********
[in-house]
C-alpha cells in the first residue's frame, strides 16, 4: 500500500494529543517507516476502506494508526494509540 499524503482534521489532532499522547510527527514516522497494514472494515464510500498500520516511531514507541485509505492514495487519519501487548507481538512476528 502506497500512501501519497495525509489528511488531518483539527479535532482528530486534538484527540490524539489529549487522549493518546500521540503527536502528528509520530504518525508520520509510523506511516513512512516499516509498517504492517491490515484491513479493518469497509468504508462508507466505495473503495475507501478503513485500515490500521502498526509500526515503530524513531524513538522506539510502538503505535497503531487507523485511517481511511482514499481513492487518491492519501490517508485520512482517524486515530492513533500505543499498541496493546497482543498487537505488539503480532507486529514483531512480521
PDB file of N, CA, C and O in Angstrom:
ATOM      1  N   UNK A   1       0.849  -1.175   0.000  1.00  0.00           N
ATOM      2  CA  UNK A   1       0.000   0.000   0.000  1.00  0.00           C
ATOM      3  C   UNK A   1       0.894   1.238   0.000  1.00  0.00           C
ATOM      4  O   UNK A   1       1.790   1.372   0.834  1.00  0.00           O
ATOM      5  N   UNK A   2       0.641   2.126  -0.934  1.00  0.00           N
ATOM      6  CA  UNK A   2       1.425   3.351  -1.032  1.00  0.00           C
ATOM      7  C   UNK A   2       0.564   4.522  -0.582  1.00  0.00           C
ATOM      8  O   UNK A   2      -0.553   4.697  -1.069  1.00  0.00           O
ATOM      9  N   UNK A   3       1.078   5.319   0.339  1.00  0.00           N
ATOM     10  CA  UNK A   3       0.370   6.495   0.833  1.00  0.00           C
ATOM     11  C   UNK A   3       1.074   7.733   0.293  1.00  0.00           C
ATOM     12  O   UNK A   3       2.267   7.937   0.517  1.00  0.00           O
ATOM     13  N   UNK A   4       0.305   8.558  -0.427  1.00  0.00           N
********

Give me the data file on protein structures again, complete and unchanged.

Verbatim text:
[in-house]
C-alpha cells in the first residue's frame, strides 16, 4: 500500500494529543517507516476502506494508526494509540 499524503482534521489532532499522547510527527514516522497494514472494515464510500498500520516511531514507541485509505492514495487519519501487548507481538512476528 502506497500512501501519497495525509489528511488531518483539527479535532482528530486534538484527540490524539489529549487522549493518546500521540503527536502528528509520530504518525508520520509510523506511516513512512516499516509498517504492517491490515484491513479493518469497509468504508462508507466505495473503495475507501478503513485500515490500521502498526509500526515503530524513531524513538522506539510502538503505535497503531487507523485511517481511511482514499481513492487518491492519501490517508485520512482517524486515530492513533500505543499498541496493546497482543498487537505488539503480532507486529514483531512480521
PDB file of N, CA, C and O in Angstrom:
ATOM      1  N   UNK A   1       0.849  -1.175   0.000  1.00  0.00           N
ATOM      2  CA  UNK A   1       0.000   0.000   0.000  1.00  0.00           C
ATOM      3  C   UNK A   1       0.894   1.238   0.000  1.00  0.00           C
ATOM      4  O   UNK A   1       1.790   1.372   0.834  1.00  0.00           O
ATOM      5  N   UNK A   2       0.641   2.126  -0.934  1.00  0.00           N
ATOM      6  CA  UNK A   2       1.425   3.351  -1.032  1.00  0.00           C
ATOM      7  C   UNK A   2       0.564   4.522  -0.582  1.00  0.00           C
ATOM      8  O   UNK A   2      -0.553   4.697  -1.069  1.00  0.00           O
ATOM      9  N   UNK A   3       1.078   5.319   0.339  1.00  0.00           N
ATOM     10  CA  UNK A   3       0.370   6.495   0.833  1.00  0.00           C
ATOM     11  C   UNK A   3       1.074   7.733   0.293  1.00  0.00           C
ATOM     12  O   UNK A   3       2.267   7.937   0.517  1.00  0.00           O
ATOM     13  N   UNK A   4       0.305   8.558  -0.427  1.00  0.00           N